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Diaries of a Texan Traveller – pt. 6

A verbatim record of a diary I wrote while visiting friends (Paul & Rice) in Austin, Texas during the Easter holidays of my second year at University in 1994.  Re-blogged on the anniversary of each entry.  2017 Commentary, where necessary for context, added as footnotes in italics.

Friday 25th March 1994,  12:05 (CST)

WATCHING MTV, AUSTIN, TX

Yesterday was a full day and so there was little time to pause for the purposes of this book.  We went to the Mall and I bought the jeans that Andy and Martin ordered*.  Well I did owe them a favour.  I just hope they fit. 

In the evening, we went to this place called Double Dave’s, a pizza place that serves beer for 25 cents!  Rice and Dan disappeared early so when Paul and I walked back and found no-one in, I remembered that Rice had been chatting to this lad (Frampton, everyone calls him).  Anyway, he told Rice he was having a few people round and to stop in.  Sure enough, we called and found them there.  I also found a custom-made yellow Ibanez and huge amp.  Immediately, the common axemanship removed my already lowered inhibitions and in the flick of an amp switch, I was there, wearing it, playing it, willing my obstinate digits to co-ordinate properly, struggling to overcome the ‘like poles’ magnetic effect induced by the outlay of a couple of dollars at Double Dave’s.  The sound was amazing — more to do with the impressive array of effects, boxes and pre-amps than my fumbling ineptitude.  I have resolved to return, if only to prove I really can play ‘Live & Let Die’ and possibly attempt to re-acquaint myself with ‘Estranged’.  God I need a guitar!

I just watched an advert for a guitar shop in town.  I think that if I find myself with nothing to do next week, Austin will join the list of Wigan, Lancaster and Leeds; I’ll go and do my “prospective buyer” act — 10 minutes can be so therapeutic.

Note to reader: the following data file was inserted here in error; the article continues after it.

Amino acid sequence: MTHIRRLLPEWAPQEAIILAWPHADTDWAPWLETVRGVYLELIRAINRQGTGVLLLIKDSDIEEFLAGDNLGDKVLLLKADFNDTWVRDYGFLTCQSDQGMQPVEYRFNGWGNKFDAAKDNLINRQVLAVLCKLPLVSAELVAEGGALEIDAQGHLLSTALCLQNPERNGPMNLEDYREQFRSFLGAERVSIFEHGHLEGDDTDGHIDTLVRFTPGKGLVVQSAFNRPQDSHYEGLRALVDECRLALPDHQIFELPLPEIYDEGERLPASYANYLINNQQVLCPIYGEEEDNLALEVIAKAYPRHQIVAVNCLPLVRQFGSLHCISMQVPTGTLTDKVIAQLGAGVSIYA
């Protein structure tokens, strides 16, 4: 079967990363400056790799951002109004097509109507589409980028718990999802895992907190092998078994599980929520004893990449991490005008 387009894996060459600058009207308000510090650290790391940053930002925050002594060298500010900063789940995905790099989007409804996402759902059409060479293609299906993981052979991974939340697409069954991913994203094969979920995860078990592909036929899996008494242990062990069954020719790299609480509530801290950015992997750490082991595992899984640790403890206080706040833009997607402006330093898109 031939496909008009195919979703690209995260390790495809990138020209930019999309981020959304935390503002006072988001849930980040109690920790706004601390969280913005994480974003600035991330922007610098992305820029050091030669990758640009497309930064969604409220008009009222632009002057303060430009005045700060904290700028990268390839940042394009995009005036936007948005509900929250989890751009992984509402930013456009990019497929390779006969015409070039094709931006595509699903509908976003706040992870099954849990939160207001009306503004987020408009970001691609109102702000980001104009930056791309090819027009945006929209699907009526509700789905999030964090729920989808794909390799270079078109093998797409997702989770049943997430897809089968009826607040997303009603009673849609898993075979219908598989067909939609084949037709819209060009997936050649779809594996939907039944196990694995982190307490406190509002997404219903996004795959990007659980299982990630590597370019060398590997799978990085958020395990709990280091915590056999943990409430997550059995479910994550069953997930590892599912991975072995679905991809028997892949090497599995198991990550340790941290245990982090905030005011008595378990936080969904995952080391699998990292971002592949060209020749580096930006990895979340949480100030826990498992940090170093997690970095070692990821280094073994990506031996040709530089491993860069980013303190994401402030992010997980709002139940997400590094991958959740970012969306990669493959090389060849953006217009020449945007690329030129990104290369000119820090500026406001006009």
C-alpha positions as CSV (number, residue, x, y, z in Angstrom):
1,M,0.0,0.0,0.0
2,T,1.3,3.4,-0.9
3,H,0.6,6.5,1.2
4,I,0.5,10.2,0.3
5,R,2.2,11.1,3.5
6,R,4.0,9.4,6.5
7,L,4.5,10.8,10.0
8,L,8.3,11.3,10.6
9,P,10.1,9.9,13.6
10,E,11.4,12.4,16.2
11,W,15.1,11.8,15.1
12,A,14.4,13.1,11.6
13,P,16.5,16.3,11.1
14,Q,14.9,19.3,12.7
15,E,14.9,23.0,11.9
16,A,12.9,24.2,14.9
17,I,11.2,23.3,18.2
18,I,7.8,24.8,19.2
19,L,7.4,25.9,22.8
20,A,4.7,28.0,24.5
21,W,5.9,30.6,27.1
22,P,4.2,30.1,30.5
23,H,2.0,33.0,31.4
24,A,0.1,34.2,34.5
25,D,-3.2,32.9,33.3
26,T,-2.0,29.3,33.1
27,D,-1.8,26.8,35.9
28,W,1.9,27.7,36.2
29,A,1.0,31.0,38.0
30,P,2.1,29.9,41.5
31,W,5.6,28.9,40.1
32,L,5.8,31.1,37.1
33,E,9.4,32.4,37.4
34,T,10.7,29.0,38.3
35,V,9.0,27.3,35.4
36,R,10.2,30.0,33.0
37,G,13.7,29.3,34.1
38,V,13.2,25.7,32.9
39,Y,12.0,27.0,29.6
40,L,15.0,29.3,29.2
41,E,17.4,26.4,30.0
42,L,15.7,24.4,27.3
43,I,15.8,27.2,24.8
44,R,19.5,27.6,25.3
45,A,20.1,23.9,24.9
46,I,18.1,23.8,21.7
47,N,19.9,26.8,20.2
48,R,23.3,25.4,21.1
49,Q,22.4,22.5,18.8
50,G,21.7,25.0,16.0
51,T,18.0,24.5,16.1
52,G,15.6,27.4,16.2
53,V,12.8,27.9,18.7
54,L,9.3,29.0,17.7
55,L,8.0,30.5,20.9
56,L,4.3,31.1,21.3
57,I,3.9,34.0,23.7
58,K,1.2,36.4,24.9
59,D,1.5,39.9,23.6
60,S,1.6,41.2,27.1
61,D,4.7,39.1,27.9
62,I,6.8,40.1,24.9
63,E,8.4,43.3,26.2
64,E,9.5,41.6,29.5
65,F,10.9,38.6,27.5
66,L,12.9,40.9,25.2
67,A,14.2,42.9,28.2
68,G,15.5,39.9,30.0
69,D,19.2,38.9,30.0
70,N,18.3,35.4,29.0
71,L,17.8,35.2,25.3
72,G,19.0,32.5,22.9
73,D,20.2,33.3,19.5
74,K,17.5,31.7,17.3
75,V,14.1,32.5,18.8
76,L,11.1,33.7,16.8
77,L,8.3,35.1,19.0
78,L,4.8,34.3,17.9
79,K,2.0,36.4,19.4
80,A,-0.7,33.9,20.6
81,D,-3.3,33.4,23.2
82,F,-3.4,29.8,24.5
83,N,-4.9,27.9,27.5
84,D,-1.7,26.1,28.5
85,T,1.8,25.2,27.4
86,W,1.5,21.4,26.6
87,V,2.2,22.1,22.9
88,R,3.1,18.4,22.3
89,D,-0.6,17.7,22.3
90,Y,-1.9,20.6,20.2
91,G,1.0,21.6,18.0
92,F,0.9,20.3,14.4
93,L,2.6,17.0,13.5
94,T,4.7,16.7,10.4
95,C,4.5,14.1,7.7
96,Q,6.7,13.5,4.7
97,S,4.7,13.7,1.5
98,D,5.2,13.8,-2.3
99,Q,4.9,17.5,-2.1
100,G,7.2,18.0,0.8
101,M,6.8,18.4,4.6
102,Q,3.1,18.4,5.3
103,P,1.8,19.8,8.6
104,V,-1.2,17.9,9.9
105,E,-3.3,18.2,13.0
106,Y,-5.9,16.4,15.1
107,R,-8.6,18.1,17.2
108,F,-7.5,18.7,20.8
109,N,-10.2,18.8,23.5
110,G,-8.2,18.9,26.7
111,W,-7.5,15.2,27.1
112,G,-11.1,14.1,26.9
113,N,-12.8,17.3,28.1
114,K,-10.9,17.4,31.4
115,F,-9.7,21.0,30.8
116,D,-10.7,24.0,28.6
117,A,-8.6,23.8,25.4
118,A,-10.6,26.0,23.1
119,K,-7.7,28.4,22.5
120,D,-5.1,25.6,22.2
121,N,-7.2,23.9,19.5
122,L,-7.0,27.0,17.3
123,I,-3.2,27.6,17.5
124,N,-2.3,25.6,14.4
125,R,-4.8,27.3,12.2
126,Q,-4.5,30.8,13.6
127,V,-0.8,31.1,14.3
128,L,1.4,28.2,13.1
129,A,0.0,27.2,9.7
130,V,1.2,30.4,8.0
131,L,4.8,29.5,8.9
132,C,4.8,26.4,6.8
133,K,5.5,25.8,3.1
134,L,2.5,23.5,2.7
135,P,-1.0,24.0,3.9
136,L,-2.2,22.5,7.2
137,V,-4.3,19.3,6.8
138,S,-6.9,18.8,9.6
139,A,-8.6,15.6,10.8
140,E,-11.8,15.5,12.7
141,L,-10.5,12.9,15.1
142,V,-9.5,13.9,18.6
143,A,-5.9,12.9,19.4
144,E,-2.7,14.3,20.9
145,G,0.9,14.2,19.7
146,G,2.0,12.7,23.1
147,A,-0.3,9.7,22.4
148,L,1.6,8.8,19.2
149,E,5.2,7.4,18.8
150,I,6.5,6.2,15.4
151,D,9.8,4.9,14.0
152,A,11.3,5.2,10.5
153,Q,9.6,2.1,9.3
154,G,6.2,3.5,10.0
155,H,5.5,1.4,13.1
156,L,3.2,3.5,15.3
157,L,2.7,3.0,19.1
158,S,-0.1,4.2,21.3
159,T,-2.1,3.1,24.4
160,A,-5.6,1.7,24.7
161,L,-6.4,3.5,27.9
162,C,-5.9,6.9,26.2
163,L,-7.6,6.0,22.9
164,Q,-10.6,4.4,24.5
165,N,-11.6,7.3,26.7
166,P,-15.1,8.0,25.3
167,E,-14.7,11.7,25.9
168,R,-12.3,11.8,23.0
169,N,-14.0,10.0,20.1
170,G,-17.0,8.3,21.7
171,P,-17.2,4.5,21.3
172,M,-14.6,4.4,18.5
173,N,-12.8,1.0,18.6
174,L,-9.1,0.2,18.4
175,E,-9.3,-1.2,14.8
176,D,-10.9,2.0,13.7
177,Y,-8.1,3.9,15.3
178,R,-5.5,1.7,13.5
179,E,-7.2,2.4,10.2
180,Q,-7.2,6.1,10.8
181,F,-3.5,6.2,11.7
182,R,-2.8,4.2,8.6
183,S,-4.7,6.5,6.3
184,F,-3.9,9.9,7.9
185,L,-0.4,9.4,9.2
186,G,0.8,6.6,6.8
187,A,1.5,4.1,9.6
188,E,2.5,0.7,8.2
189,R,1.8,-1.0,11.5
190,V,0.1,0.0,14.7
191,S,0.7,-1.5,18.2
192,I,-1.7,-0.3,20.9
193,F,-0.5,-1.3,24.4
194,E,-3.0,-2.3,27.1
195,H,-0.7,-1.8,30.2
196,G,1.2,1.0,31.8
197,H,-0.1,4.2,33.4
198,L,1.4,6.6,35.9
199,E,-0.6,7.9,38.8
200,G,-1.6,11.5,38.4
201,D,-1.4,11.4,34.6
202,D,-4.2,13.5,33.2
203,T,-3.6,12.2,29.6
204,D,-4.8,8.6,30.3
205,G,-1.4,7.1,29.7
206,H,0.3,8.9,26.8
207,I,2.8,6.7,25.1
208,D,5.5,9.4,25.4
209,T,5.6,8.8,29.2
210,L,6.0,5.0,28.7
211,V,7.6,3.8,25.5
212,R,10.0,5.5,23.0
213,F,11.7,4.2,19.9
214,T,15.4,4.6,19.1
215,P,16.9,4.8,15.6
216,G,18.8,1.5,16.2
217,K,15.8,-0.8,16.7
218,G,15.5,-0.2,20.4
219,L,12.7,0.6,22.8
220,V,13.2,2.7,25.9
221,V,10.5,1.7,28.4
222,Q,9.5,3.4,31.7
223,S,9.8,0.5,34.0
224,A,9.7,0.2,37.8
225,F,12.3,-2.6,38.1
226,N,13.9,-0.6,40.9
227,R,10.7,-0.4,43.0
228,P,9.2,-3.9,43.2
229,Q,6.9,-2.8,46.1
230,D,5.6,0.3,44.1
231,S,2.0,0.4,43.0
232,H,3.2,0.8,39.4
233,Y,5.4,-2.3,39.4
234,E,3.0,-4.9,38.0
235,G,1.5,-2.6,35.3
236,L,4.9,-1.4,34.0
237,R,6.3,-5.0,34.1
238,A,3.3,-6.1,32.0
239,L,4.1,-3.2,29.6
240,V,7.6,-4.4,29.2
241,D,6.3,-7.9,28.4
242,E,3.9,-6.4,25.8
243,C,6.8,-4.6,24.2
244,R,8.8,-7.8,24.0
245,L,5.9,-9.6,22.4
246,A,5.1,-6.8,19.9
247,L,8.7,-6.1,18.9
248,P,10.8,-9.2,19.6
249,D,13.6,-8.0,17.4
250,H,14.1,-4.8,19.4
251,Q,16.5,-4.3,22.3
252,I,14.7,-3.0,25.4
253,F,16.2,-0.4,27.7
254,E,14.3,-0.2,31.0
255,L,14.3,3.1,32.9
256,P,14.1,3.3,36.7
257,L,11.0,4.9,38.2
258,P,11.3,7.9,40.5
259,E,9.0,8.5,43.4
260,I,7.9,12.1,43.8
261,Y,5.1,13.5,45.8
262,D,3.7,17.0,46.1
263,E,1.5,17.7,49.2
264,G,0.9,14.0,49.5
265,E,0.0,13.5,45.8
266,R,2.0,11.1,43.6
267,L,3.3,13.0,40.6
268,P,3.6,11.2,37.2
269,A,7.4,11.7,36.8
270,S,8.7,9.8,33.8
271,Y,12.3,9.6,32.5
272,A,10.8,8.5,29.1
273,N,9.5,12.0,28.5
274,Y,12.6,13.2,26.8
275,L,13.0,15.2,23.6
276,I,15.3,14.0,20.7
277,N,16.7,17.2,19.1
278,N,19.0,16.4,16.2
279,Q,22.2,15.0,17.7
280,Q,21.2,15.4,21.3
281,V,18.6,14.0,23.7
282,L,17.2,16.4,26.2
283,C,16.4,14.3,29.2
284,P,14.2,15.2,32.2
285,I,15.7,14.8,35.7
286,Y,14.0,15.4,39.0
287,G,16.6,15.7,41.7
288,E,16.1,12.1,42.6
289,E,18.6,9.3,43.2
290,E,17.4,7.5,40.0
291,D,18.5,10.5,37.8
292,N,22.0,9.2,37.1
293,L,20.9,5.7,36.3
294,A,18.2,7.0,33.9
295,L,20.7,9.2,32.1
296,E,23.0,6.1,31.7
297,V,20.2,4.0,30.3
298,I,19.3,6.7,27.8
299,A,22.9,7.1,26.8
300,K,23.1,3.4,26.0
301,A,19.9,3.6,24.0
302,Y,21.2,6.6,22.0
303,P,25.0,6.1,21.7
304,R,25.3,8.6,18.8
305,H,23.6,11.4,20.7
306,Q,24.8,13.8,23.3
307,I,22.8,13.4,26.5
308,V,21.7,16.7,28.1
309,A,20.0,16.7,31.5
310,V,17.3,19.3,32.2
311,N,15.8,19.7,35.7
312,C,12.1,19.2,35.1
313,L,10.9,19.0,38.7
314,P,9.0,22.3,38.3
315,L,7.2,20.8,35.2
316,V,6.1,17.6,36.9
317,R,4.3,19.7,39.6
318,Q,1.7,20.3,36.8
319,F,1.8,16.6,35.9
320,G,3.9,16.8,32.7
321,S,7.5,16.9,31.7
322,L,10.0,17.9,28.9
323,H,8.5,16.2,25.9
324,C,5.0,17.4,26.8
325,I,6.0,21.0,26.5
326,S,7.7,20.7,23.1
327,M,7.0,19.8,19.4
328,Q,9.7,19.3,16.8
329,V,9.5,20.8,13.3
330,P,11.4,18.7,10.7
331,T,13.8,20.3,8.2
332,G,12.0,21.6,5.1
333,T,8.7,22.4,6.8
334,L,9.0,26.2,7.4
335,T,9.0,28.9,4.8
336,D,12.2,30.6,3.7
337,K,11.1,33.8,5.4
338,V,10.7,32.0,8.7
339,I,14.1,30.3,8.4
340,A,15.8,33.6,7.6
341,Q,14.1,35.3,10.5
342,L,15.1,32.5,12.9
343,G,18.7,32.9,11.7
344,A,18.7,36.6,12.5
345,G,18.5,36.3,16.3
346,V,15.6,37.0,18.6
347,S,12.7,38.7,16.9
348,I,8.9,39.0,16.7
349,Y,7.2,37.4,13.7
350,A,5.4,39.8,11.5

13:08 (CST)

[STARDATE 5109.39  SUPPLEMENTARY]

American TV has to be seen to be believed.  In a quiet moment on MTV, I travel through the lost passageways of daytime television.  Ch 2, 3 and 4, there are the usual crappy soap operas that all seem exactly the same; flicking through them, you see an identical man/woman scene with a sort of strained silence, with slightly different variations in the room and in the faces.  Its quite amusing to flick back and forth through them; all the mush blends into on huge entity, like a barrel full of different flavours of the Slush Puppy.

finaljenny

On Channel 5, there is an even more ludicrous specimen.  An Oprah Winfrey derivative — Jenny Jones** — considering the case of the man who proposed to two women in the space of a month.  The conversation progresses and the audience gasps or cheers ever-louder.  Apart from the traditional objections about these programmes, issues such as “all men are bastards”-type mentality, of dysfunctional people or that it becomes a moral court of judgement, the one thing I’d like to know most is: where the hell do they find the audience for these things?

Ahh, they recruit from feminist groups (by the sound of the last questioner)

What a freakshow!

Oh no!  Channel 13 is even worse: “You don’t have peace, brother”

What is happening here?

Oh shit!  I’ve been missing ‘Moonlighting’ (Channel 27)

On CNN (Ch 31), there’s an English reporter.  After all this US crap, I really miss the BBC.

* As soon as I’d told my friends at Lancaster I was going to Texas, I was met with a barrage of requests to buy Levis 501s, American prices being significantly cheaper than those in the UK. 

** Her show, ‘The Jenny Jones Show‘ ran from 1991-2003.